Thursday, 24 May 2012

Parents Need to Watch what Their Kids are Playing

Great moments in obviousness.
In news that should be shocking to absolutely no one, a recent study recommends that parents should actively monitor the games that their children are playing, rather than relying solely on ratings.

The study, conducted by one Craig Anderson who himself is no stranger to video game research (or controversy for that matter) also concluded that playing prosocial games resulted in children being more helpful while playing violent -- even cartoonishly violent -- games made children more prone to hurtful behaviours.

Now, I don't agree with the conclusions that Anderson has reached about violence and gaming in regards to any formative social behaviours; regardless of what side you come down on the waters right now are just too muddy to determine anything with any sort of clarity. However, just because I don't agree with his research doesn't mean I can't back him up on one point: parents need to be mindful of what their kids are playing.

I mostly say this because whenever I hear parents complaining about how they caught their kid playing the latest Grand Theft Auto or whatever, I often find that it's because the parents bought the game for them in the first place. They disregard or don't even acknowledge the ESRB rating to begin with, and then leave the kid with the game as a cheap babysitter substitute. These people have no right to be shocked when they find that little Jimmy has been running over people in game all night.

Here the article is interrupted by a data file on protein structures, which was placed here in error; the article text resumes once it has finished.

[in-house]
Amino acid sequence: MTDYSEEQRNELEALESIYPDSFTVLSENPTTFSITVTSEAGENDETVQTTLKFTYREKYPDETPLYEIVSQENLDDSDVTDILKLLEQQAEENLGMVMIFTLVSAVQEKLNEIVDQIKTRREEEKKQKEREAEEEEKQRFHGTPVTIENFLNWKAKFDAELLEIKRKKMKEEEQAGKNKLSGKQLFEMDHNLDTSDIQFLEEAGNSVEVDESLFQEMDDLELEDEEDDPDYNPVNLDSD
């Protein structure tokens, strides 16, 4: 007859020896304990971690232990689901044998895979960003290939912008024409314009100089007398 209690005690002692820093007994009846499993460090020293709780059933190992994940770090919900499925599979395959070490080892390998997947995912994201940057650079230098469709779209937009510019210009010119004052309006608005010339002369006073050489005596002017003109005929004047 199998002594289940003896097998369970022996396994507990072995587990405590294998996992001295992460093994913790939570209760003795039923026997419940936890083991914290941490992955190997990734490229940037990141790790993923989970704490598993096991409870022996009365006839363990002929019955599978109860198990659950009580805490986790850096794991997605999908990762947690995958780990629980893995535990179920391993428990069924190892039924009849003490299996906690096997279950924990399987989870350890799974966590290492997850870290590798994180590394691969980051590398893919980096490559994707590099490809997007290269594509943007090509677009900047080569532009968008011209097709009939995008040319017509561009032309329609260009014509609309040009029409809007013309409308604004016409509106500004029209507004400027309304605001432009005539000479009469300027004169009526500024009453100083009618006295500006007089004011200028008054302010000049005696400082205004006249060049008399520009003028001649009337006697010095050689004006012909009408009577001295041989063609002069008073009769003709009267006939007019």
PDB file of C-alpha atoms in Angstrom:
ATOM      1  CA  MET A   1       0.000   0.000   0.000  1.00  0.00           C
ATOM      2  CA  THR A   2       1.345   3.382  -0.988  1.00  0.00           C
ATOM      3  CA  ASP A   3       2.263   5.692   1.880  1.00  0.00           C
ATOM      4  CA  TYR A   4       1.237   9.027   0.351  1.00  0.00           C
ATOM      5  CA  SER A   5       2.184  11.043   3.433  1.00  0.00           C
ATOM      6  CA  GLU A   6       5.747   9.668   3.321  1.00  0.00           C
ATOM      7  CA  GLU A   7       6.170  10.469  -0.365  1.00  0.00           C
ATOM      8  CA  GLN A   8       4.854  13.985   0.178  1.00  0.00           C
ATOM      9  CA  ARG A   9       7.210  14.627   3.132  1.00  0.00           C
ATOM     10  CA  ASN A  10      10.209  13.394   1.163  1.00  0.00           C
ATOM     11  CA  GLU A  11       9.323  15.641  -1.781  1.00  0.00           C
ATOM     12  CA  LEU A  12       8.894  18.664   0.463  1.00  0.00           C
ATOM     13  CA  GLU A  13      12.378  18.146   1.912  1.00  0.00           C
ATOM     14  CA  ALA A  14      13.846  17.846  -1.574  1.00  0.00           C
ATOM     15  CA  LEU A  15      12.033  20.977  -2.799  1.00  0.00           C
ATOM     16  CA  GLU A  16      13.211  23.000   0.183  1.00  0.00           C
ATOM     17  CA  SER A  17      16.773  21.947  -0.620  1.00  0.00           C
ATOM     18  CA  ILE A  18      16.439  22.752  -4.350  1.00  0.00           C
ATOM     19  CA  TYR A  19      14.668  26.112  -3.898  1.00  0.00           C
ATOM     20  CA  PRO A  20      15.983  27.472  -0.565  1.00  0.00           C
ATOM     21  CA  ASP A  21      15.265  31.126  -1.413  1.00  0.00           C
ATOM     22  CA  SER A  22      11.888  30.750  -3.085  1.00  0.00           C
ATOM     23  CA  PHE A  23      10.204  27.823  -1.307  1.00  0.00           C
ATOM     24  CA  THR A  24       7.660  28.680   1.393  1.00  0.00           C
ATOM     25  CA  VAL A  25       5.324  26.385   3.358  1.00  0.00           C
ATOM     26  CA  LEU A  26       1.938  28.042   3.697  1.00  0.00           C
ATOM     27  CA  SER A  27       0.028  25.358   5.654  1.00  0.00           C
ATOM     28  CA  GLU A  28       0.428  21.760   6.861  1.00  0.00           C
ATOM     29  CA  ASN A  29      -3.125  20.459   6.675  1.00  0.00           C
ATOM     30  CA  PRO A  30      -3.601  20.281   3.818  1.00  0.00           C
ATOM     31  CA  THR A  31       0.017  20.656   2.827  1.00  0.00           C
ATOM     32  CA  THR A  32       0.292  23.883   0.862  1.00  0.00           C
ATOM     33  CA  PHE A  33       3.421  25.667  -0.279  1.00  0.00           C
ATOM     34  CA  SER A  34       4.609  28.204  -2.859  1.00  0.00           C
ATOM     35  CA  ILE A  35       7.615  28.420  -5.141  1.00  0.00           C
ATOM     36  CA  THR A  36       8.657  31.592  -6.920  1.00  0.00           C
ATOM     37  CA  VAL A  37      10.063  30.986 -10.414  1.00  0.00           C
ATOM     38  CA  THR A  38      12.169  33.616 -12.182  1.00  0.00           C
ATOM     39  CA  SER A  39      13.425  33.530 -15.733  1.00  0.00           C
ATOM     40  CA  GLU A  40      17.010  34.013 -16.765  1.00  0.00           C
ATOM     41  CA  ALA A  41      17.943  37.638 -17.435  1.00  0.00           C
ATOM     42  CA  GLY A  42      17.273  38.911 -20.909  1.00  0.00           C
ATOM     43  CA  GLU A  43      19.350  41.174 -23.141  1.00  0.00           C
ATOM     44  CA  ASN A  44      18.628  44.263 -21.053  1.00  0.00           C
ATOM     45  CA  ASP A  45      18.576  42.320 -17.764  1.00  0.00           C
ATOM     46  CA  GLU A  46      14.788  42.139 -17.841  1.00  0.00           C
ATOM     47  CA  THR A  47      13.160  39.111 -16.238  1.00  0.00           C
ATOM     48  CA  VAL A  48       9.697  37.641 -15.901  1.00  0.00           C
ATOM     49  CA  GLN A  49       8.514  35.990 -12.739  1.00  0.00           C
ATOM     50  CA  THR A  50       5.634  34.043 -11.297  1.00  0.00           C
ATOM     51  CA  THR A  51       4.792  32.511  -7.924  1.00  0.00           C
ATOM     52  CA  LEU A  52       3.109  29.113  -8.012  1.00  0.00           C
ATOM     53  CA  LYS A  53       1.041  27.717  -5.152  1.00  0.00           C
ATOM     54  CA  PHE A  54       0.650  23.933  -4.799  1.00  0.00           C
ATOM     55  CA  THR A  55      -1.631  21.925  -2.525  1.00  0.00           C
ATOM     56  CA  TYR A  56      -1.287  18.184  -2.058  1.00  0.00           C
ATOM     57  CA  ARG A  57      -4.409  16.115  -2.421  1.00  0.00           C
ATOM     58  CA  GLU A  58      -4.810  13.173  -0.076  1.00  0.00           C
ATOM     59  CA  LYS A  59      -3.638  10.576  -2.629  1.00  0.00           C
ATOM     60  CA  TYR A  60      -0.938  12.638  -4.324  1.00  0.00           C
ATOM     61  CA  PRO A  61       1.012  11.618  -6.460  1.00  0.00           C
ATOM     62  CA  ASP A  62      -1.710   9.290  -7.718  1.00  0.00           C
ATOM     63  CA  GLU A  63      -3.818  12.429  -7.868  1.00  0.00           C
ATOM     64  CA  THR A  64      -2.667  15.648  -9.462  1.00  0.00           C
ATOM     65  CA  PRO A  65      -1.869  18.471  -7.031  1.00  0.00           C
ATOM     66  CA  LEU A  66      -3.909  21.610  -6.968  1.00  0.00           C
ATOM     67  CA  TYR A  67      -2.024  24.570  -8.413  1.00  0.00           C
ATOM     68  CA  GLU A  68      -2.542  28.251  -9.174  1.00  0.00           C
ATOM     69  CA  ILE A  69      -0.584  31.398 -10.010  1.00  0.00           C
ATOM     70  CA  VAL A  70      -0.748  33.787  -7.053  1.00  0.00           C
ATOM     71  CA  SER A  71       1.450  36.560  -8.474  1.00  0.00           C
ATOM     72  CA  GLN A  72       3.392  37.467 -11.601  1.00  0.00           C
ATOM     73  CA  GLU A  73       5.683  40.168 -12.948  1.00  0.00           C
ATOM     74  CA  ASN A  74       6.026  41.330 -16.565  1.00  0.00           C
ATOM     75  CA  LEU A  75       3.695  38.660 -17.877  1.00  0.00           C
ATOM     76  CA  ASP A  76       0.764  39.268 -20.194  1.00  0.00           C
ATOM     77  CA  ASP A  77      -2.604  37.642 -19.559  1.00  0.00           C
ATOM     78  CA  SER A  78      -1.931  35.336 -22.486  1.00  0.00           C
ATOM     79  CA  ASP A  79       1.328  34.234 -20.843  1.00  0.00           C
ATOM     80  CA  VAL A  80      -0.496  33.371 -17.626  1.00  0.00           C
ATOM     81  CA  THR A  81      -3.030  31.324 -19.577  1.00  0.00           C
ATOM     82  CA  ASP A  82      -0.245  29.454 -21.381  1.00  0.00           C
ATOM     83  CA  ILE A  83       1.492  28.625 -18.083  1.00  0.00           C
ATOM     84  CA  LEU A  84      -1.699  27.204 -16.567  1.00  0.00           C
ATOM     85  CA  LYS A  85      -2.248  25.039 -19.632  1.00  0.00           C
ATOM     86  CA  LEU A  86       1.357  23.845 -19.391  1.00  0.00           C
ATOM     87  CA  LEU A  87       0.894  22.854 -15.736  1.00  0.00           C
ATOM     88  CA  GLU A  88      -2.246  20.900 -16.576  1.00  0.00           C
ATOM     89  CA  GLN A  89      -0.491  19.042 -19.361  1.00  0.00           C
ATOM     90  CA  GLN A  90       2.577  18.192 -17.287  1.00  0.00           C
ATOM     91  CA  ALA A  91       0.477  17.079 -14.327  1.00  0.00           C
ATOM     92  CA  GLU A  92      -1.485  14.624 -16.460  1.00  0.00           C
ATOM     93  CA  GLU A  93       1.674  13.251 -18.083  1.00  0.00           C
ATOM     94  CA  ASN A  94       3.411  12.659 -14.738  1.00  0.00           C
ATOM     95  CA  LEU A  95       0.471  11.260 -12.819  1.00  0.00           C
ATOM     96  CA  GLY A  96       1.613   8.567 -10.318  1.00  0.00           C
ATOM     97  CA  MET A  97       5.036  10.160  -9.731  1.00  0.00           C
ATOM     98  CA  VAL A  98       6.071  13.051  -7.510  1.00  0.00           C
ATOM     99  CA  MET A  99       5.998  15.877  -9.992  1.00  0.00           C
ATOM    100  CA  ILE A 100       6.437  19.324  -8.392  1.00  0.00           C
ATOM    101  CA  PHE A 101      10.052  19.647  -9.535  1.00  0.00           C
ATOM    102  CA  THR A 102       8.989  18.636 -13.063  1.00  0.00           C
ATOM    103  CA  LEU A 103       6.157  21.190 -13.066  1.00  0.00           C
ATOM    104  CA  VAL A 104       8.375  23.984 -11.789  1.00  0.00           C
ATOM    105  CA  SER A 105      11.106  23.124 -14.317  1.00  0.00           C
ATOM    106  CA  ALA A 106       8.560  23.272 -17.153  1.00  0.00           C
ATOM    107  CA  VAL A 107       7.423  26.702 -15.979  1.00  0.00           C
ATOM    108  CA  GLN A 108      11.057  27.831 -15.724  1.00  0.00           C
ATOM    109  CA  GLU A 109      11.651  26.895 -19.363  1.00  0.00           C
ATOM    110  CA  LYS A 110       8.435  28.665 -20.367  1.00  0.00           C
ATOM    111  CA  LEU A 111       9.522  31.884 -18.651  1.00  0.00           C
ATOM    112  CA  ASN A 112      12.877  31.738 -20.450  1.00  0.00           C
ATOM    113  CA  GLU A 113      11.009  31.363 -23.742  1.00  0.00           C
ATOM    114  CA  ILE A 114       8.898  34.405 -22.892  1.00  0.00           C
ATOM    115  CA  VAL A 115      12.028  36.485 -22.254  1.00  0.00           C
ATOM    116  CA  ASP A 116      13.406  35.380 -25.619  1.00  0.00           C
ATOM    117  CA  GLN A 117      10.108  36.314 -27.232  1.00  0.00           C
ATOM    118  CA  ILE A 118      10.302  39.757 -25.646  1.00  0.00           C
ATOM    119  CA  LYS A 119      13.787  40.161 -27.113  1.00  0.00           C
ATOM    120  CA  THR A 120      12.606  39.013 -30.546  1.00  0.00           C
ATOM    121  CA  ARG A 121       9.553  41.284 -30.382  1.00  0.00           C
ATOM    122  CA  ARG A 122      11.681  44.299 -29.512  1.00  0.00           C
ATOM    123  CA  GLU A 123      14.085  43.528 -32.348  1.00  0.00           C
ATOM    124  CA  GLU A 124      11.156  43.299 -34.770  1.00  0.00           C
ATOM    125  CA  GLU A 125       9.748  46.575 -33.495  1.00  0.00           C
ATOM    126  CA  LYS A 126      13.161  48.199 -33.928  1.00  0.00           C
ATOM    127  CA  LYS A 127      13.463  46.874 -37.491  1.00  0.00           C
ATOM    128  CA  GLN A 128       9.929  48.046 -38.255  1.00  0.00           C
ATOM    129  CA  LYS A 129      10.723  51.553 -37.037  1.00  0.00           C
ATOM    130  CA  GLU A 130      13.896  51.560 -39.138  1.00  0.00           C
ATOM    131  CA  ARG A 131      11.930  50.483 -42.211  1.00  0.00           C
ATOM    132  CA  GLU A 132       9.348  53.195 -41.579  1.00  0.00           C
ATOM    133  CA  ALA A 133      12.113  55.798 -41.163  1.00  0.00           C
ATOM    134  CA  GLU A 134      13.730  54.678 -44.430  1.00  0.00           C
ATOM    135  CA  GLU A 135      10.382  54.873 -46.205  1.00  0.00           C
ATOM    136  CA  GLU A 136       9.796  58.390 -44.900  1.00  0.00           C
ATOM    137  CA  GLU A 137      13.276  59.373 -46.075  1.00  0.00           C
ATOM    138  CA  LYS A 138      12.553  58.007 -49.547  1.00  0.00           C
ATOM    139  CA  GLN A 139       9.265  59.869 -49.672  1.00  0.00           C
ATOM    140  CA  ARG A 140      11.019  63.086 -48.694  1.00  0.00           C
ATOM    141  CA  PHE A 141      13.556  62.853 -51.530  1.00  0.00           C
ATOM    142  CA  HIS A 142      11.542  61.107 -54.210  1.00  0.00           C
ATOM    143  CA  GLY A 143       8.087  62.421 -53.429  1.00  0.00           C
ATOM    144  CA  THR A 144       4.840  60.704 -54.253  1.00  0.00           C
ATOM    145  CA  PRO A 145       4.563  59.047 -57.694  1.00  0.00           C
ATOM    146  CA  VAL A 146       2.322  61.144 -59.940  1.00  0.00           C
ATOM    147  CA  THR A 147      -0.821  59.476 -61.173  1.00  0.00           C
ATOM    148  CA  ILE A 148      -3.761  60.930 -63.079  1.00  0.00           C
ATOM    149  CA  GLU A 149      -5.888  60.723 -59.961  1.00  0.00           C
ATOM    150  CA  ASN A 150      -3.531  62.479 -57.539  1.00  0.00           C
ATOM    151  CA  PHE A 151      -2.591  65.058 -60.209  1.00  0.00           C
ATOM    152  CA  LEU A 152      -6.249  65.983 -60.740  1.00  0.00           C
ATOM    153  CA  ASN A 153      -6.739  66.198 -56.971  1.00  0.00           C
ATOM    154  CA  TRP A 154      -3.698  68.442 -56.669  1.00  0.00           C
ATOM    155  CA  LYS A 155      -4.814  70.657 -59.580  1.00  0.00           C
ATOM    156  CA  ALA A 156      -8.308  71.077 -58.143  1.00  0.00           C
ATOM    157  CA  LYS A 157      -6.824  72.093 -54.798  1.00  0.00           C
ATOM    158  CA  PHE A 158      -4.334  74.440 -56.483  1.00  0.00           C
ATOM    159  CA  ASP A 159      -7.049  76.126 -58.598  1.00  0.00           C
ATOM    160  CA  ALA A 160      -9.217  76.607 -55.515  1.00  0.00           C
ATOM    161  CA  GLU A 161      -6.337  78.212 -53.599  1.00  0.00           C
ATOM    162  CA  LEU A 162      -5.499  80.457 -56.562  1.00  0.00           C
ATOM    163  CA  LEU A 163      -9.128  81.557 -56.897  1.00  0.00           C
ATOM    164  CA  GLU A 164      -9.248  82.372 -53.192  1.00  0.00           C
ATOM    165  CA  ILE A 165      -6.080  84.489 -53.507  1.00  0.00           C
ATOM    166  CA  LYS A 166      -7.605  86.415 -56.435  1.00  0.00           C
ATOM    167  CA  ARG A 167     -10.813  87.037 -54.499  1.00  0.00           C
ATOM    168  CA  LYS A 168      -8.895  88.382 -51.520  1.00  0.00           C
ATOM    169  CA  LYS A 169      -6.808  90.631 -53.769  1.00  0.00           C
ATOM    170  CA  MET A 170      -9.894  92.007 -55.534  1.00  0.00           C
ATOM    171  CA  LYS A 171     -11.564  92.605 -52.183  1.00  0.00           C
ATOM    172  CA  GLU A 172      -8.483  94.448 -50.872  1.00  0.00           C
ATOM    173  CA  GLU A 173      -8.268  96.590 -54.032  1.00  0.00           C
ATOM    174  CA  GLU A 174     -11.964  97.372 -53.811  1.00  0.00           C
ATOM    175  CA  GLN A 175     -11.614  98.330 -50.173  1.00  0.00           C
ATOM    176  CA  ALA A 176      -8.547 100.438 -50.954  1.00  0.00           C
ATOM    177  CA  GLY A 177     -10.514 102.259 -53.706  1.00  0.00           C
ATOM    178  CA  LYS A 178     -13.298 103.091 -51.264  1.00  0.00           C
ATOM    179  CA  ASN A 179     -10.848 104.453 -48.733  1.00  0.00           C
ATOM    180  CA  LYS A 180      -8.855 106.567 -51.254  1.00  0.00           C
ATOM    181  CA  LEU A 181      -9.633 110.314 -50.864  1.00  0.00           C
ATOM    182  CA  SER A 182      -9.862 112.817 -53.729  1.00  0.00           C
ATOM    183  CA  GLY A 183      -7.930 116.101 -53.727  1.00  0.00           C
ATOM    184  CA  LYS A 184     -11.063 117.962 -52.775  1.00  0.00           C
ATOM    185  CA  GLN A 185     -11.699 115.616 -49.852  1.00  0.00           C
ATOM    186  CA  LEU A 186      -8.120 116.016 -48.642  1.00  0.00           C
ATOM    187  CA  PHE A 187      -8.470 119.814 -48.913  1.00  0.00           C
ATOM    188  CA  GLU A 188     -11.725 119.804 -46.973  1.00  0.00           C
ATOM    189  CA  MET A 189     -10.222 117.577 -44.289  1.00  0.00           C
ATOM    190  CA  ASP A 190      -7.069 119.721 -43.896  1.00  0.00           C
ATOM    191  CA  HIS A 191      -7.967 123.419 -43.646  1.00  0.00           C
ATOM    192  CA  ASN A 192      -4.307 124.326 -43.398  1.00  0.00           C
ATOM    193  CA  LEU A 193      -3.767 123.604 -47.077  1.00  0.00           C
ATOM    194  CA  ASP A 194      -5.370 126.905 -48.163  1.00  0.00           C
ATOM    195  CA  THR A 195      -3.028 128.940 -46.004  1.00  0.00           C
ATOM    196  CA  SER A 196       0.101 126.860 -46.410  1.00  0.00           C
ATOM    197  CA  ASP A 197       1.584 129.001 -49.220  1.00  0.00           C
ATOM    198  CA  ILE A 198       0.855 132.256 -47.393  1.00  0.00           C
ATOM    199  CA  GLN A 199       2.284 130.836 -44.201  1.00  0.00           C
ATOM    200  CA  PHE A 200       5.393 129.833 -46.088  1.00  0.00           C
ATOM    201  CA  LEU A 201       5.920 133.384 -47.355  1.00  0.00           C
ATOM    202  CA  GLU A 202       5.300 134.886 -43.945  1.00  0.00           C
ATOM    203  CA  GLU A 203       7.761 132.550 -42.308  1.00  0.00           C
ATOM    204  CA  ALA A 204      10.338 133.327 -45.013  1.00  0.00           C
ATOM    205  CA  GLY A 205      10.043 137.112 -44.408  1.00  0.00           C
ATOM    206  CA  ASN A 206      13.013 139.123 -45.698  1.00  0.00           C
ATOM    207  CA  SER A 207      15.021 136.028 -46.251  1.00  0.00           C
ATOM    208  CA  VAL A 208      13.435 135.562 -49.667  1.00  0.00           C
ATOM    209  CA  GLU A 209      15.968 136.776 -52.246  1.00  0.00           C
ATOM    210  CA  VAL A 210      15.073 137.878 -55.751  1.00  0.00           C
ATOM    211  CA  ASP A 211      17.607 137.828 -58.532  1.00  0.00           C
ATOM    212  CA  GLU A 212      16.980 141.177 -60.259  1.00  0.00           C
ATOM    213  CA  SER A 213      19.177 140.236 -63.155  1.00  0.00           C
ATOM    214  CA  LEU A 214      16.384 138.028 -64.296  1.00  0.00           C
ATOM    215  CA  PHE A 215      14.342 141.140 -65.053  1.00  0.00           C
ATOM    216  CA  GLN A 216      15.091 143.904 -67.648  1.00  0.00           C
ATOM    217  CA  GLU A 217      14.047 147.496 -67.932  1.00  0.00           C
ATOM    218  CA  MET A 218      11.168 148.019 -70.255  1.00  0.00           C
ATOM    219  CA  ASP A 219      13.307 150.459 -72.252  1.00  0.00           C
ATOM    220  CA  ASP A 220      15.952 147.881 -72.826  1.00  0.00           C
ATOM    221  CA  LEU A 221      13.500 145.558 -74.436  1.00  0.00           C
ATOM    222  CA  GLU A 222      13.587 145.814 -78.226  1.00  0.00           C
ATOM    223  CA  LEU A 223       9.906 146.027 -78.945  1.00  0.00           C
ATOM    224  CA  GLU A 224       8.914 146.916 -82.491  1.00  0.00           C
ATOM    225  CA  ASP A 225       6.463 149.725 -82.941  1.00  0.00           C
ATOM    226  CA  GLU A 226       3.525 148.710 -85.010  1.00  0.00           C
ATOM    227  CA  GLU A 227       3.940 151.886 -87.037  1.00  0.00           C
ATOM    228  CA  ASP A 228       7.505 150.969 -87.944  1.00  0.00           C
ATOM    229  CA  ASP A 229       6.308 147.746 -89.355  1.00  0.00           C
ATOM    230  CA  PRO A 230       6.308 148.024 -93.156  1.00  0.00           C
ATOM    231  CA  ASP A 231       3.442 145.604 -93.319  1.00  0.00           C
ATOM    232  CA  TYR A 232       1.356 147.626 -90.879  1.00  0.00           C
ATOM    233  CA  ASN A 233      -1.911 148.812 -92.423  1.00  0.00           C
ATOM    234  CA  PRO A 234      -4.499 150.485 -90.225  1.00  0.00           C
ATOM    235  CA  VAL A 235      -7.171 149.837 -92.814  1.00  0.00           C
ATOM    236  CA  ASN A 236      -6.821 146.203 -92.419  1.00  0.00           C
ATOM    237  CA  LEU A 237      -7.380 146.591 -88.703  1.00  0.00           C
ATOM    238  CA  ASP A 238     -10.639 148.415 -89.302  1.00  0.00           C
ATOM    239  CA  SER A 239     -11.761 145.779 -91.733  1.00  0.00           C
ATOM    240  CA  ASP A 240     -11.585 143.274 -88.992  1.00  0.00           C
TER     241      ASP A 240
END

The gaming generation is starting to grow up. Hell, we have grown up. People I went to school with are starting to have kids of their own, and since it doesn't look like gaming as a hobby is going to be going away anytime soon I think it's fair to say that these kids are going to eventually be playing stuff on the PS whatever, the Nintendo thing, or the Xbox 5090, and there's no reason they shouldn't be able to. I just believe that their parents, having been playing games themselves for so long, will exercise good judgment.

We should be able to say that a Mario title or a Mega Man one won't be too damaging to young minds, but if we're in doubt, well, why don't we just play the games with our kids? Or at the very least watch along and encourage them. Who knows, maybe for some lapsed gamers seeing their kids experience gaming for the first time might reignite that spark.

The point I'm trying to make is that if we make poor choices, then we are the only ones to blame for any consequences forthcoming. If what kids are playing is such a big concern right now, then let's make sure it isn't one for the future.

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